Preparing Your Dog for the Dogsitter

Preparing Your Dog for the Dogsitter
Dogs aren't like cats; cats can be highly self-sufficient, and left on their own for a few days as long as they have food, water and a comfortable place to sleep. Getting away from home when you have dogs can be a bit more complicated than that, ranging from easy keepers who only require a short visit and a couple walks every day to high-maintenance dogs that require constant supervision and several hours of hardcore exercise. No matter what kind of dog you have, there are a few pointers for making your vacation less worry-filled and your dog's time away from Mom and Dad just as much of a vacation.

Choose your dogsitter wisely. This might seem like a no-brainer, but but some thought into it. Your best friend might be perfectly willing to take on the task, but if he or she comfortable with your dog? Keep in mind that this can be much, much more complicated than just playing with your dog on a short visit. Your dogsitter will be responsible for every aspect of your dog's life whether they are a personal friend or a professional kennel. Make sure the person you choose isn't just capable and responsible, but make sure they can handle your dog.

Before you leave, spend some time letting your dog get aquainted with the person who's going to be watching him. Establishing this new person as ranking above your dog in the pack pecking order while you -- the alpha -- is still there will save your sitter numerous problems down the road. If you see any potential problems, especially regarding the way your dog reacts to this new person, it's worth considering asking someone else. If your dog isn't comfortable with or respectful towards someone when you're there, there's going to be problems when you're not.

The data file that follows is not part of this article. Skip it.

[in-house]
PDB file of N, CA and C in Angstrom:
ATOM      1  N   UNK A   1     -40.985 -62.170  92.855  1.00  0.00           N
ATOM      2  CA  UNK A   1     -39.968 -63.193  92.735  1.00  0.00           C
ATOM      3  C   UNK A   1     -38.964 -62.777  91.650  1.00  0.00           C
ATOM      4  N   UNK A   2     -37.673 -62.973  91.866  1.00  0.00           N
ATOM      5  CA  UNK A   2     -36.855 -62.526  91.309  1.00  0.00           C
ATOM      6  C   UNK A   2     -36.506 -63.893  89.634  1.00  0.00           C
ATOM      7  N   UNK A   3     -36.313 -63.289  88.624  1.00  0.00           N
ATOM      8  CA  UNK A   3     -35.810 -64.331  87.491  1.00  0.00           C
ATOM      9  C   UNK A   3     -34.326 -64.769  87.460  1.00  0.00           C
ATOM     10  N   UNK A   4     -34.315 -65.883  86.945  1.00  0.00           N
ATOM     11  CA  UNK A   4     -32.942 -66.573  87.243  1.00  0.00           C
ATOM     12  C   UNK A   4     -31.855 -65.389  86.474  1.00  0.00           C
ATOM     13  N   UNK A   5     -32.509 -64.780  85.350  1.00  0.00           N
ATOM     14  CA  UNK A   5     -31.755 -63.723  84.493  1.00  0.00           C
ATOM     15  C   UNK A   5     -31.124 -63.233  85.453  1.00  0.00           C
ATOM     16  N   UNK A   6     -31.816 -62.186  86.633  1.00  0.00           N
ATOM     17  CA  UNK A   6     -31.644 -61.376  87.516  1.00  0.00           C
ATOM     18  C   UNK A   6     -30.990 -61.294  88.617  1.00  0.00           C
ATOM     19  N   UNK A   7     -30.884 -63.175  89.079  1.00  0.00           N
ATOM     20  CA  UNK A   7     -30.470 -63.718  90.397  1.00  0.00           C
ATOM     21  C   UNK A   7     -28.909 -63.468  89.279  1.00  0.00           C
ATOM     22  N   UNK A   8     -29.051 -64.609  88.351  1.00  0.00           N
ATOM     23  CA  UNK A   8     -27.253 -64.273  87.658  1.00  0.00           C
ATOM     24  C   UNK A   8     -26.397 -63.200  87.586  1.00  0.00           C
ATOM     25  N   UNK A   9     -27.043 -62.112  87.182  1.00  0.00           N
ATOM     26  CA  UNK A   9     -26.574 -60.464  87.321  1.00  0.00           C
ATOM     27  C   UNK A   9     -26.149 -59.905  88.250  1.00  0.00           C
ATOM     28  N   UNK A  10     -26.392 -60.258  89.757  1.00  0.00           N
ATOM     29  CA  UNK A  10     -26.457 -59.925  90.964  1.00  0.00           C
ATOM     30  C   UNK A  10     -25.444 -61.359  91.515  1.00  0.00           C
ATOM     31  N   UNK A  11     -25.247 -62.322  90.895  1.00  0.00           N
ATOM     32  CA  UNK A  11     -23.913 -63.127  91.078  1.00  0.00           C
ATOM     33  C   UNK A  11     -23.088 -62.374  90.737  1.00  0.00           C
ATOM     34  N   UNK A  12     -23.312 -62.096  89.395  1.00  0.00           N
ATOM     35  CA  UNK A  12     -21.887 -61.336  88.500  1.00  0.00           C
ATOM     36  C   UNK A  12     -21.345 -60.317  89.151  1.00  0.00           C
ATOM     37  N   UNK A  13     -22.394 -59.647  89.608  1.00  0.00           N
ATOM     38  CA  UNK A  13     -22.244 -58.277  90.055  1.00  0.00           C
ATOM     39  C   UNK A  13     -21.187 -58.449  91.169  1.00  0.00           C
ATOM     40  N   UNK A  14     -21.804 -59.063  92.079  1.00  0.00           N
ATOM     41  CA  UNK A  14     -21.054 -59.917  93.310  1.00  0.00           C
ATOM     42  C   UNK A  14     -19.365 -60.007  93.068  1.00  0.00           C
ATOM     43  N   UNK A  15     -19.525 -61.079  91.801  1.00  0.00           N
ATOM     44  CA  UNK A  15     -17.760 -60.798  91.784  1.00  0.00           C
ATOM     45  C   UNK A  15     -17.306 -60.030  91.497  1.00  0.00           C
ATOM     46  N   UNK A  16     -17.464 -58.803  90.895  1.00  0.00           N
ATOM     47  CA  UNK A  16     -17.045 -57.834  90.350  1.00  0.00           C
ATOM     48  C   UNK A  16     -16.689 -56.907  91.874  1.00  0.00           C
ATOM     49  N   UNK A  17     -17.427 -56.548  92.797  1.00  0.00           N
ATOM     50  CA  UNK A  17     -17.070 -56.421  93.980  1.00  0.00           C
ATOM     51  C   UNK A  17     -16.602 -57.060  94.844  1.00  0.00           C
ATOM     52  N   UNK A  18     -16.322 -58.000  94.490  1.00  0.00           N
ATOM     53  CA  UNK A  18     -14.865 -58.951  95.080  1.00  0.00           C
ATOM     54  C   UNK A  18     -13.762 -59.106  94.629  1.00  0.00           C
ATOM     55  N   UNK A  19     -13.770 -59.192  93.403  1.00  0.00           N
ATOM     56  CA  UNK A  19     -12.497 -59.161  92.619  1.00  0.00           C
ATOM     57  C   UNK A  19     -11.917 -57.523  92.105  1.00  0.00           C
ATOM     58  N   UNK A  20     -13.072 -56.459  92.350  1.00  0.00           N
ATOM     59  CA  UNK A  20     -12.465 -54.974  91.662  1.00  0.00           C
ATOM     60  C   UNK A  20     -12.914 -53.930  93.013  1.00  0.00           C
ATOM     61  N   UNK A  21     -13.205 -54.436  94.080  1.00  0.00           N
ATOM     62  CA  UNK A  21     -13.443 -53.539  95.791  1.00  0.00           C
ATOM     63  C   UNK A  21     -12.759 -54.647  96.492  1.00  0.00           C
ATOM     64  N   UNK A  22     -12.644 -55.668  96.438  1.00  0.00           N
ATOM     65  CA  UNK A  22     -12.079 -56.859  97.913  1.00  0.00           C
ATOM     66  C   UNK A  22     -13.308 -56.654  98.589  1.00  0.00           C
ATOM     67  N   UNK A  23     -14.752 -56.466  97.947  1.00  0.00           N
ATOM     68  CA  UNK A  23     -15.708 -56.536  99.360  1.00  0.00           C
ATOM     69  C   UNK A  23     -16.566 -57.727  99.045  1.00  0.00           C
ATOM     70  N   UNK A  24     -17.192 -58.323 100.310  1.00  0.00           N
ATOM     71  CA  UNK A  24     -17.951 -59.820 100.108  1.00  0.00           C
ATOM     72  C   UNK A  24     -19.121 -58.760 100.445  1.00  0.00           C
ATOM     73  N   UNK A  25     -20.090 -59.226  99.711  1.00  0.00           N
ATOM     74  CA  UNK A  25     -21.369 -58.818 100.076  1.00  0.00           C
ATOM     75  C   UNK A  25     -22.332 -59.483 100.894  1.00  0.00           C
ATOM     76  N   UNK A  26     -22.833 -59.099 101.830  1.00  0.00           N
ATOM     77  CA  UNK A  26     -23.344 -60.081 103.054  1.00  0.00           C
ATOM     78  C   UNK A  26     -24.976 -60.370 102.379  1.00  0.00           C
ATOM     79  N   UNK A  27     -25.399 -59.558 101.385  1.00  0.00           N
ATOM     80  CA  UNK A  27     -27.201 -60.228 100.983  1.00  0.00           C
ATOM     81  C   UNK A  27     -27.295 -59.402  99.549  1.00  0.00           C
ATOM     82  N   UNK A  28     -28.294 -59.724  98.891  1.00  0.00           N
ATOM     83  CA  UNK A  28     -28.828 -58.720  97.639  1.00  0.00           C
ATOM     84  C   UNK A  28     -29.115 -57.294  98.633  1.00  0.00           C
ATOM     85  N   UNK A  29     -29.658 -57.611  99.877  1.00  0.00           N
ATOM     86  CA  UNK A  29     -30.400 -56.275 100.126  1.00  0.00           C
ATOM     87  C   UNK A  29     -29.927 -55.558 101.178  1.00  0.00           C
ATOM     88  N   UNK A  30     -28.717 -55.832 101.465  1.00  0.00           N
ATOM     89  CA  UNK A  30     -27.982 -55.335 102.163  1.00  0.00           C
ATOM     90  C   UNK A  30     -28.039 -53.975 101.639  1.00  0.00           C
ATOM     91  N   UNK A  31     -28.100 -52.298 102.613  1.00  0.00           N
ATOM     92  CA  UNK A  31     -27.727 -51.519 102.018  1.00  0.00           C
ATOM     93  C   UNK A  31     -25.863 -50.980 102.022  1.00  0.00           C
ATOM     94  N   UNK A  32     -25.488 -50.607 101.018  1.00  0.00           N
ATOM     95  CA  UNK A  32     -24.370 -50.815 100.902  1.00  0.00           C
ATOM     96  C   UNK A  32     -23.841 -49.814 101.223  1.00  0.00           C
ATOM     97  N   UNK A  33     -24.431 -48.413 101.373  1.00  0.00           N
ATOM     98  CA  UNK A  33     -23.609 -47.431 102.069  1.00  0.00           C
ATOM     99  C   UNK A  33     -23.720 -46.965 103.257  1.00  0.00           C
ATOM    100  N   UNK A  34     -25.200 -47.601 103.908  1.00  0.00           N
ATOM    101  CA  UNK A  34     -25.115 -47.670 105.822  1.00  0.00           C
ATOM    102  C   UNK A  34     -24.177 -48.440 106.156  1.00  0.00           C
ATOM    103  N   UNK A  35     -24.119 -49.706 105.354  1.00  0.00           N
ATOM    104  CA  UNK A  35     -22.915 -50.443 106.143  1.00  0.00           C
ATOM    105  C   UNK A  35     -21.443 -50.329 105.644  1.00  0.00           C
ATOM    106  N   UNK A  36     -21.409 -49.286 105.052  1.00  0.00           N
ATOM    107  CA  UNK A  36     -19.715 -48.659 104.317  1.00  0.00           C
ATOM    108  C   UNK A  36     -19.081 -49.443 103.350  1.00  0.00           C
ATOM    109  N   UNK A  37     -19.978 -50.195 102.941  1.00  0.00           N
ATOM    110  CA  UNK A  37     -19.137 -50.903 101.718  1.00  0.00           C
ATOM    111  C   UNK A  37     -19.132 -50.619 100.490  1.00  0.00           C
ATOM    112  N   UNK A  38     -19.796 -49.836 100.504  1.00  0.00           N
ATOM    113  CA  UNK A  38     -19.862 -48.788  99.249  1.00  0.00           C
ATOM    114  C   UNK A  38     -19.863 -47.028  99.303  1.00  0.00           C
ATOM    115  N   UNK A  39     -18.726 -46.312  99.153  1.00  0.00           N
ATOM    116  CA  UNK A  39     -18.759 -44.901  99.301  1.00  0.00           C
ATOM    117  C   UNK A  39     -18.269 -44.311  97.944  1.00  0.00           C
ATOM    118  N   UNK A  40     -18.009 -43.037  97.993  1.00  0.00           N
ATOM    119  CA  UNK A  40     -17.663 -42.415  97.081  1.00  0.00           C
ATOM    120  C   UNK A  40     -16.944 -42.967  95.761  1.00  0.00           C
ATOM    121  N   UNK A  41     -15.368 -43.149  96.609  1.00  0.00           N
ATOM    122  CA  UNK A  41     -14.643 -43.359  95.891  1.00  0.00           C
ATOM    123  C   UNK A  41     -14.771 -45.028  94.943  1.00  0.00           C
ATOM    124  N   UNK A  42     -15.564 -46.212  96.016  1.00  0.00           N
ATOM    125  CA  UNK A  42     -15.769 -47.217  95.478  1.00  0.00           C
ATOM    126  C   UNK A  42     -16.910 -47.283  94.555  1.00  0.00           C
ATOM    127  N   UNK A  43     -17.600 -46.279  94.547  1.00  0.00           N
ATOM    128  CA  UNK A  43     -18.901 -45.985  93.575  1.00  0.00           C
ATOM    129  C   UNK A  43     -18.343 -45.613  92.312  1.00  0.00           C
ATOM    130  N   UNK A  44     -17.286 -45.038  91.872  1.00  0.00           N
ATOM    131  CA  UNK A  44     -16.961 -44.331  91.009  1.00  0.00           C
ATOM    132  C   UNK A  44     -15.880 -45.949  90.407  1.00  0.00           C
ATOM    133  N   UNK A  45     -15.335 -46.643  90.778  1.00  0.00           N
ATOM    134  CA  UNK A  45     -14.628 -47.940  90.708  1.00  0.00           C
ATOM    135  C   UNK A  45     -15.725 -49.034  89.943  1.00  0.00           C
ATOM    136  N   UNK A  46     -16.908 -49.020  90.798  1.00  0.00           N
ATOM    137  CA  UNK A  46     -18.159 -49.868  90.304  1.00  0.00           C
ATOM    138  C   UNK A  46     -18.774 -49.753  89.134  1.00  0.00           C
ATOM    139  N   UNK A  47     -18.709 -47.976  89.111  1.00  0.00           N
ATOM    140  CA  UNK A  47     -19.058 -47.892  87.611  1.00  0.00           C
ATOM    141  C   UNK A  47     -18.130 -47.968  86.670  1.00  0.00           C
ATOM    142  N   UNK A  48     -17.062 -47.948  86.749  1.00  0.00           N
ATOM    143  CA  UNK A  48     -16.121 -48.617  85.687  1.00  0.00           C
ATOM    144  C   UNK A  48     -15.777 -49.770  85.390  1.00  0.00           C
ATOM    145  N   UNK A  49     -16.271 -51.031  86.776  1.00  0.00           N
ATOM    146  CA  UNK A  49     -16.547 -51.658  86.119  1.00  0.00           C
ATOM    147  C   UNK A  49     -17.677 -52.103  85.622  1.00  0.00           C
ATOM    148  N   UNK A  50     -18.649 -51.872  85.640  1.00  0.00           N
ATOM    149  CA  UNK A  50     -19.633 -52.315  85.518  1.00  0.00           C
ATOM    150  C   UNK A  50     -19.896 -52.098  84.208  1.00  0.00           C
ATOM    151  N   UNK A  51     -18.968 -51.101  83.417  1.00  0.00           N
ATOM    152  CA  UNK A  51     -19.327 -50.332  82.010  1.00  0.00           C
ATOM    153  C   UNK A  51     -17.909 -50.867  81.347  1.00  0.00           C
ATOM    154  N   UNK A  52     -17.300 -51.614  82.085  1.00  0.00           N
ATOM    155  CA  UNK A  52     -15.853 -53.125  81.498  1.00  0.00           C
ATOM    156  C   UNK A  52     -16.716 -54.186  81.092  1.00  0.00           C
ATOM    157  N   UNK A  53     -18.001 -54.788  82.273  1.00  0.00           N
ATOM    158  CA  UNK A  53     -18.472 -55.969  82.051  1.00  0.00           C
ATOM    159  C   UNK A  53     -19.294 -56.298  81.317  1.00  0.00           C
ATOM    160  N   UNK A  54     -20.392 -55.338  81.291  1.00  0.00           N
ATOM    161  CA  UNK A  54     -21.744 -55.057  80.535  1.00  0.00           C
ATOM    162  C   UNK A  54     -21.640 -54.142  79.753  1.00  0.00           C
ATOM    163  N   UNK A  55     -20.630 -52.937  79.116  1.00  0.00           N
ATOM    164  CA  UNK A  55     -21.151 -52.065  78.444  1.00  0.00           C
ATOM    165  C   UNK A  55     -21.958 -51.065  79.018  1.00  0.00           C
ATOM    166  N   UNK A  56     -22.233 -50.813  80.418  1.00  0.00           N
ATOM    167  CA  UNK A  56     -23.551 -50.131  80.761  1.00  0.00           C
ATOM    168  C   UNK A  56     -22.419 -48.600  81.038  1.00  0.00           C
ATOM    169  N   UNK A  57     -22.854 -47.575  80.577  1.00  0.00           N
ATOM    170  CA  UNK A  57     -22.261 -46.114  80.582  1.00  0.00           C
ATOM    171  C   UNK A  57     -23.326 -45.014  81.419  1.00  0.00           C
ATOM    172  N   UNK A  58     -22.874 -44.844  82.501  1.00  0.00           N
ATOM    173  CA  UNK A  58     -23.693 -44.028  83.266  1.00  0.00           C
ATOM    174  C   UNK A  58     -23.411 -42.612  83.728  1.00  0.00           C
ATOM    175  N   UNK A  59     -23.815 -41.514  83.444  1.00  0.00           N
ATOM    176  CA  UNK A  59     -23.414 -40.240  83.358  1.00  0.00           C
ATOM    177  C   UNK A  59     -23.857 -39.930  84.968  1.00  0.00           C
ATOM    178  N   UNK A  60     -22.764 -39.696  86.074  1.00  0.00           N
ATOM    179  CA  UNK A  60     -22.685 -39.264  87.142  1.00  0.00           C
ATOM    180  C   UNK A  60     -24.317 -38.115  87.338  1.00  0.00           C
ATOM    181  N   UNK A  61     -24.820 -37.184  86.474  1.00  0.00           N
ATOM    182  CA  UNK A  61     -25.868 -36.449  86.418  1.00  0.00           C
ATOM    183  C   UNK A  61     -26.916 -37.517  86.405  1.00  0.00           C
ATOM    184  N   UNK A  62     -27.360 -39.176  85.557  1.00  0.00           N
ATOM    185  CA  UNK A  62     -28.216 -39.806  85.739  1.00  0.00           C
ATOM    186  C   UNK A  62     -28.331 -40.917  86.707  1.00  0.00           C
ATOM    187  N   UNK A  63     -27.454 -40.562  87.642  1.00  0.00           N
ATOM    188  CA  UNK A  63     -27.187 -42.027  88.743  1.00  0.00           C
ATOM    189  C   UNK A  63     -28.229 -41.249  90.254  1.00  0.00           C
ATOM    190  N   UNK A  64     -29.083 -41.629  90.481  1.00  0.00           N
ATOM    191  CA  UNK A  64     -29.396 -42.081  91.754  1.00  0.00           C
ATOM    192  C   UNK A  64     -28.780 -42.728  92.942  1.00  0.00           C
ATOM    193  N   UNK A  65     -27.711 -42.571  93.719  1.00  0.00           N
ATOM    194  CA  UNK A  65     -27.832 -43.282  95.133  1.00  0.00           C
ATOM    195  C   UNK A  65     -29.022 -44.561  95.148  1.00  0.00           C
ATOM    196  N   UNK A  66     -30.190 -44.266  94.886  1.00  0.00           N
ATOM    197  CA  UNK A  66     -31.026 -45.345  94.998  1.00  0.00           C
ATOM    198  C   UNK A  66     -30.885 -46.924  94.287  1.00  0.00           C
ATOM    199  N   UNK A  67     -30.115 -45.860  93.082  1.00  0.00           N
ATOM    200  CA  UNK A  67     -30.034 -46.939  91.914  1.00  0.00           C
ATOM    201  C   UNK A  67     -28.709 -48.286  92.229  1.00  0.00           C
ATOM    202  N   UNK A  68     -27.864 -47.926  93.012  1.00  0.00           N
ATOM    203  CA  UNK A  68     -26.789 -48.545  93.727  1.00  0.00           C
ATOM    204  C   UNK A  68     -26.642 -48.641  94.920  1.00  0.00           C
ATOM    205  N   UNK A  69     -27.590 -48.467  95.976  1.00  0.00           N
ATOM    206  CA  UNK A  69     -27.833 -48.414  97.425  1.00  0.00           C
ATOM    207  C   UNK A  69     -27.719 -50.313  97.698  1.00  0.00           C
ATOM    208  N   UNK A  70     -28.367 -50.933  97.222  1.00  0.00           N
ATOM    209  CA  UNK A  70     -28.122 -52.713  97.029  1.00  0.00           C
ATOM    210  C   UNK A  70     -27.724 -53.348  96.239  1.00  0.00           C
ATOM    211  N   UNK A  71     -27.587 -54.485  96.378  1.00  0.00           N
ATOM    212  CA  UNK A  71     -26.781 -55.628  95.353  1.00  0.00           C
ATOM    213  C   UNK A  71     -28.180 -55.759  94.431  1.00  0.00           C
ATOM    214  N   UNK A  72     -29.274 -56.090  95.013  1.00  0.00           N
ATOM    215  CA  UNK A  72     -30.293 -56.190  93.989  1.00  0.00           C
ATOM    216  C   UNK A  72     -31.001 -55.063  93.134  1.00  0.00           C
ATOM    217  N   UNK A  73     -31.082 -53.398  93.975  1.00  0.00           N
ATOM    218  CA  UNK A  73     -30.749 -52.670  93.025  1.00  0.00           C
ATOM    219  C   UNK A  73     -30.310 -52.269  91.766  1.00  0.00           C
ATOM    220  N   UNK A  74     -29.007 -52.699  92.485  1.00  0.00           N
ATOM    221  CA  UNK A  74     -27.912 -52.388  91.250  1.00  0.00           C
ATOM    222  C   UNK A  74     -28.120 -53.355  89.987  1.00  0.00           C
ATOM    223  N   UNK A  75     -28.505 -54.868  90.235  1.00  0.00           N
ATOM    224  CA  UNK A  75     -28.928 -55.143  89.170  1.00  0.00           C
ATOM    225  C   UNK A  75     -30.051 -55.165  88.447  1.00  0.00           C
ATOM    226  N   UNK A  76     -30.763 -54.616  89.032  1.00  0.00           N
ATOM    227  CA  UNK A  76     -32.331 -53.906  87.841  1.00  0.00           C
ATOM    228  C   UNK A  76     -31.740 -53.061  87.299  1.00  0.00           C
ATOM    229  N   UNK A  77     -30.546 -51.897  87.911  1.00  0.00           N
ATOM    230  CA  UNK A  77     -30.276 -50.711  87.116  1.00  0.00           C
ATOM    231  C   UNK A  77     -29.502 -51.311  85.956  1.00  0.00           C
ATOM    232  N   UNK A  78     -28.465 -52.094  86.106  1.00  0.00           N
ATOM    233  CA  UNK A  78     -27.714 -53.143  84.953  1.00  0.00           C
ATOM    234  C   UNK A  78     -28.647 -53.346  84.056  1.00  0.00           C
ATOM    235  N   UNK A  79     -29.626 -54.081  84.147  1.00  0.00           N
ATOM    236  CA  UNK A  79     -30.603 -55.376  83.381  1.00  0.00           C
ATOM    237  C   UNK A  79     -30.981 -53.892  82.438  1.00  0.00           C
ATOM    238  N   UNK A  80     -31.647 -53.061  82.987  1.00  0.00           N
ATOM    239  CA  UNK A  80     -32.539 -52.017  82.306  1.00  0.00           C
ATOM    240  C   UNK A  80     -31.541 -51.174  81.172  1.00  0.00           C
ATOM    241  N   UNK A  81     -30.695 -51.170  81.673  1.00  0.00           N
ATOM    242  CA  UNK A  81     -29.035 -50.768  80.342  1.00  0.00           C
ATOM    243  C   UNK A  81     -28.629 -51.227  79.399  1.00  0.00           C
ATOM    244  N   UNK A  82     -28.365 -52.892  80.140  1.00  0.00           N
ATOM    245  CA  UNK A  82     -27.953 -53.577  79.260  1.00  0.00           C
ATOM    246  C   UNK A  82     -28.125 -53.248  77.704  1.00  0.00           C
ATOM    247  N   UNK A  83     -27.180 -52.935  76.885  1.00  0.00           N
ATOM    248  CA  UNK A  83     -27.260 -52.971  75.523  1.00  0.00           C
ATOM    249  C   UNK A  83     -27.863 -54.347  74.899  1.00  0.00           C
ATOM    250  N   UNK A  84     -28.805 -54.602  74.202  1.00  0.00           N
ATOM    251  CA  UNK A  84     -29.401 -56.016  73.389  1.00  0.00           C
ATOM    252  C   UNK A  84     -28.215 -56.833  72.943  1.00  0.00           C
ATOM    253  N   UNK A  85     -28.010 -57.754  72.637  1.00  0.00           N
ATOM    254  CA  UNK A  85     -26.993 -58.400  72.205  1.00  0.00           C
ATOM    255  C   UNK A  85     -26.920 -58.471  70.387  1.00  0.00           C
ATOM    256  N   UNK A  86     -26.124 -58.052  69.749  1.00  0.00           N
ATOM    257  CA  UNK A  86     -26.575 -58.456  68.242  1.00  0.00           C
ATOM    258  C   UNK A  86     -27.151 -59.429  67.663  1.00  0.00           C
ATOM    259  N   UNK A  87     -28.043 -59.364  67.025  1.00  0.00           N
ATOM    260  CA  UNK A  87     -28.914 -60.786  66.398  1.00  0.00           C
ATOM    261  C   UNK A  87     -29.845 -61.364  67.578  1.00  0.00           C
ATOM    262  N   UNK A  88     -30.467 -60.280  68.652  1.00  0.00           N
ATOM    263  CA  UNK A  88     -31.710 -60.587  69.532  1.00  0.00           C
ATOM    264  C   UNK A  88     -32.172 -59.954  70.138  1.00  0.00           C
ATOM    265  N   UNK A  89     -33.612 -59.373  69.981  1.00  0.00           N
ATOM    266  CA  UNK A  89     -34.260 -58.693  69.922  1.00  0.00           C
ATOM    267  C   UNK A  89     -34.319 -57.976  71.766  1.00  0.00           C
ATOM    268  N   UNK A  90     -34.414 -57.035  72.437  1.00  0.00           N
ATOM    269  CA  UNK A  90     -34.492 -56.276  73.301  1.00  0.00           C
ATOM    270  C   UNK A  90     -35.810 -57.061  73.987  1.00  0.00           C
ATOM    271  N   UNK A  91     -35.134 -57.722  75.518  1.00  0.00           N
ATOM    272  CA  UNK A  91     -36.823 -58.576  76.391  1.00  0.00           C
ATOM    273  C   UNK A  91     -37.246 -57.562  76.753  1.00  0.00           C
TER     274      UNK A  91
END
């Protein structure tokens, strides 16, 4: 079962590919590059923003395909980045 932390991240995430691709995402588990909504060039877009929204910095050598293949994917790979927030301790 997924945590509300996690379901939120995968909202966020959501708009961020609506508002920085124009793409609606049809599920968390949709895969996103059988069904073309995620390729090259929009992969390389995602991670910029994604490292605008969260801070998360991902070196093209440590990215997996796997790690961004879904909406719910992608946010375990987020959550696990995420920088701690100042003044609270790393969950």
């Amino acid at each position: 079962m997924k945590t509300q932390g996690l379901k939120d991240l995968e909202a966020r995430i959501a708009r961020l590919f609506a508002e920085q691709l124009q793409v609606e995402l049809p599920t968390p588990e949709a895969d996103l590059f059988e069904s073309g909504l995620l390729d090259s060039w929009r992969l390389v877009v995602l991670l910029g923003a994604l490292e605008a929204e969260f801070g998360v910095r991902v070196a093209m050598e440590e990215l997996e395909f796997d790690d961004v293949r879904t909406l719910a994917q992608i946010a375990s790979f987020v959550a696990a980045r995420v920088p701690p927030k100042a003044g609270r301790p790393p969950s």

Let the dogsitter watch as you interact with your dog, and encourage them to ask questions. There are numerous things that you take for granted that a friend who doesn't deal with your dog on a regular basis might not know. This includes command words and routines such as which door they come in and out of, which water dish they use and what parts of the lawn and house are off-limits.

If your dog is on medications of any sort, have your dogsitter there when you're giving meds and allow him or her to participate. This can be much more effective than just leaving instructions, especially for someone who hasn't had to give their own dog a pill or injection.

Keep in mind that some dogs, no matter how well-trained, will try to get away with things that they wouldn't dare think about doing with their everyday alpha around.

Write notes, even if they repeat things that you went over in person. This includes how much and when your dog gets fed, along with other details like where he's allowed to sleep, how often he needs to go out and what treats he's allowed to have and not allowed to have. Keep in mind that all dogs are different, and just because they may have a dog at home it doesn't mean that they automatically know what you expect of your dog.

In the note, include any potential problems the sitter might have, and ways to diagnose them before they happen. For example, if your dog has a chronic injury, give the sitter details on that injury and ways to tell if it's acting up. Specify that the crackling joints they're hearing when the dog walks isn't an uncommon occurrence, and tell them what to do when it happens.

Include any emergency contact information, such as your personal veterinarian, a 24-hour emergency clinic, and a secondary friend or neighbor that can keep an eye on the dog should anything happen with your dogsitter. It also never hurts to include the phone numbers of the hotel you'll be staying at or friends that you'll be visiting in case cell phone service is lost or phone batteries die.

For long trips, it never hurts to give your vet a heads' up that you'll be out of town, and someone will be watching your dog.

Before you leave, set up things to make it easier for your dogsitter. Leave food and biscuits out of reach of your dog, but in a place where no one has to look for it. Also be sure to tell your dogsitter practical information he or she will need to know for themselves, such as working the television and where to turn on all the lights.

And enjoy your vacation!

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This content was written by Debra Kelly. If you wish to use this content in any manner, you need written permission. Contact Bettina Thomas-Smith for details.